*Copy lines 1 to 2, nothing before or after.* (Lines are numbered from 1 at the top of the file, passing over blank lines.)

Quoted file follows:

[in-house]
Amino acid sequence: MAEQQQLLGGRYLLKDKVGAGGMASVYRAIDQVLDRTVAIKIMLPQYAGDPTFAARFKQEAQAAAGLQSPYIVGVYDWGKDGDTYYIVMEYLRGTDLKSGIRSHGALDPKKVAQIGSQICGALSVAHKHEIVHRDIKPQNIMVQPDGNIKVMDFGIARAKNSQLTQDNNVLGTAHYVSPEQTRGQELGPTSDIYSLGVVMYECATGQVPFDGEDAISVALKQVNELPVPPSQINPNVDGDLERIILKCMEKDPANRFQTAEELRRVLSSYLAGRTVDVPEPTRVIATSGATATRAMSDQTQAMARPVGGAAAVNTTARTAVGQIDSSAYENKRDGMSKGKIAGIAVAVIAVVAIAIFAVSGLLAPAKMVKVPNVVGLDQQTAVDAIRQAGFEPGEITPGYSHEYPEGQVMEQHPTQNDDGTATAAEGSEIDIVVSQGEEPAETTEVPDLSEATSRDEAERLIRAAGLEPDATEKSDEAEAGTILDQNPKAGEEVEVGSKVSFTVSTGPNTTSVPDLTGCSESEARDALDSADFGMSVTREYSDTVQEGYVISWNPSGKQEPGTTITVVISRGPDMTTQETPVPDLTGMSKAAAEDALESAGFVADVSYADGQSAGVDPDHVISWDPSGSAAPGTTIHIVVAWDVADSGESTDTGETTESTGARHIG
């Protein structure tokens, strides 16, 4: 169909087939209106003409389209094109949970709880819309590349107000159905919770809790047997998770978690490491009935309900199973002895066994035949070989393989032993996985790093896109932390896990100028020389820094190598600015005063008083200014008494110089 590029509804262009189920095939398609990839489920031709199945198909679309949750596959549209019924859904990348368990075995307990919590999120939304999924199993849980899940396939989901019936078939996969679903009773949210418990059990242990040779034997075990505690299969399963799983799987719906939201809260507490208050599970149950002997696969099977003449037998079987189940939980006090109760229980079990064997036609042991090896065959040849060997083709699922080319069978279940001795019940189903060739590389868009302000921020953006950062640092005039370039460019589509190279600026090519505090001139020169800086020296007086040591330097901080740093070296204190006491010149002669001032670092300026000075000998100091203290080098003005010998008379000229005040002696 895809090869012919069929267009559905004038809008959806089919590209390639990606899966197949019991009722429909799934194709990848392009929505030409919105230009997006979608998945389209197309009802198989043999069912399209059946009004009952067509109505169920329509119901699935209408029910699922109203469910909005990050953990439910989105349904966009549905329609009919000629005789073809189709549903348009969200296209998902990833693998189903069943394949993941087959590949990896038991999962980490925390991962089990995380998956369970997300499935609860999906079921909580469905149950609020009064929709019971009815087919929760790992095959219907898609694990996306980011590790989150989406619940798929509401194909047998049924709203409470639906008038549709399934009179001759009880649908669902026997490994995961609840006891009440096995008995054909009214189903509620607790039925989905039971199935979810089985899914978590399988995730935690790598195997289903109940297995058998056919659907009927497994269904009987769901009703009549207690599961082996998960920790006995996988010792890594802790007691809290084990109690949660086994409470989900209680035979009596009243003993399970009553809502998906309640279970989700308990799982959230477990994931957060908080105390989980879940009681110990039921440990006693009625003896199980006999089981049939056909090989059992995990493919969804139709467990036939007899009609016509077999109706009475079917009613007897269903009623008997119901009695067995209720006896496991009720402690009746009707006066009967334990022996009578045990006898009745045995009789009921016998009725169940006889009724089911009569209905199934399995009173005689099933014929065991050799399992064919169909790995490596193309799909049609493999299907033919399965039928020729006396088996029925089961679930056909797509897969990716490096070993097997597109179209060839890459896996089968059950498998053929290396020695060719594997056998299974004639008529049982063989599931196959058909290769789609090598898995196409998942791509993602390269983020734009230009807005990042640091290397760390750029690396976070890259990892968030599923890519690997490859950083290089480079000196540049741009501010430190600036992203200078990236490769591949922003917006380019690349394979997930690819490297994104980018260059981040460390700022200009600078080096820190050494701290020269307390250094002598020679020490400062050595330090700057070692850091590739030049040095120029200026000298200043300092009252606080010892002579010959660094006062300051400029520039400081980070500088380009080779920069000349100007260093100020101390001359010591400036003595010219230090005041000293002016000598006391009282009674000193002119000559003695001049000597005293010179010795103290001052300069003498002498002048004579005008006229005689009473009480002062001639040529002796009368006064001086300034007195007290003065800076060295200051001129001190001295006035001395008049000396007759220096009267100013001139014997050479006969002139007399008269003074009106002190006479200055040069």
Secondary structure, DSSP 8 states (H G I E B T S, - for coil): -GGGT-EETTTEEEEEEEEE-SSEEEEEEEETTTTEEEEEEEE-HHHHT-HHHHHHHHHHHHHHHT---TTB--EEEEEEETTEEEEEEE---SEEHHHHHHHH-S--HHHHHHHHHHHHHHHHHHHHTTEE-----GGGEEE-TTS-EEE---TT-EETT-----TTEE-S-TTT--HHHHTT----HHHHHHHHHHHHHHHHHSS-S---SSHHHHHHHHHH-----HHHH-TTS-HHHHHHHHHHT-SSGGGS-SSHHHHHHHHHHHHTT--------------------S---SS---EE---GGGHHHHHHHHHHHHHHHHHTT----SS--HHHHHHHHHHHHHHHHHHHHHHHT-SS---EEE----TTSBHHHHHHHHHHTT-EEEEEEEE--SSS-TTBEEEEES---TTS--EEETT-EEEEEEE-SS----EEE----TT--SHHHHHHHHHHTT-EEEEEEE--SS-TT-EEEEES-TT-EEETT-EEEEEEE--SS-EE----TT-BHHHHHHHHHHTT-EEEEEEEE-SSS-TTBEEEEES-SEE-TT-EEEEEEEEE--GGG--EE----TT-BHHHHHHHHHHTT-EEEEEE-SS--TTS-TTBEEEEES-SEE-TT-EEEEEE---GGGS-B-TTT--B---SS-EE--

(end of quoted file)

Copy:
[in-house]
Amino acid sequence: MAEQQQLLGGRYLLKDKVGAGGMASVYRAIDQVLDRTVAIKIMLPQYAGDPTFAARFKQEAQAAAGLQSPYIVGVYDWGKDGDTYYIVMEYLRGTDLKSGIRSHGALDPKKVAQIGSQICGALSVAHKHEIVHRDIKPQNIMVQPDGNIKVMDFGIARAKNSQLTQDNNVLGTAHYVSPEQTRGQELGPTSDIYSLGVVMYECATGQVPFDGEDAISVALKQVNELPVPPSQINPNVDGDLERIILKCMEKDPANRFQTAEELRRVLSSYLAGRTVDVPEPTRVIATSGATATRAMSDQTQAMARPVGGAAAVNTTARTAVGQIDSSAYENKRDGMSKGKIAGIAVAVIAVVAIAIFAVSGLLAPAKMVKVPNVVGLDQQTAVDAIRQAGFEPGEITPGYSHEYPEGQVMEQHPTQNDDGTATAAEGSEIDIVVSQGEEPAETTEVPDLSEATSRDEAERLIRAAGLEPDATEKSDEAEAGTILDQNPKAGEEVEVGSKVSFTVSTGPNTTSVPDLTGCSESEARDALDSADFGMSVTREYSDTVQEGYVISWNPSGKQEPGTTITVVISRGPDMTTQETPVPDLTGMSKAAAEDALESAGFVADVSYADGQSAGVDPDHVISWDPSGSAAPGTTIHIVVAWDVADSGESTDTGETTESTGARHIG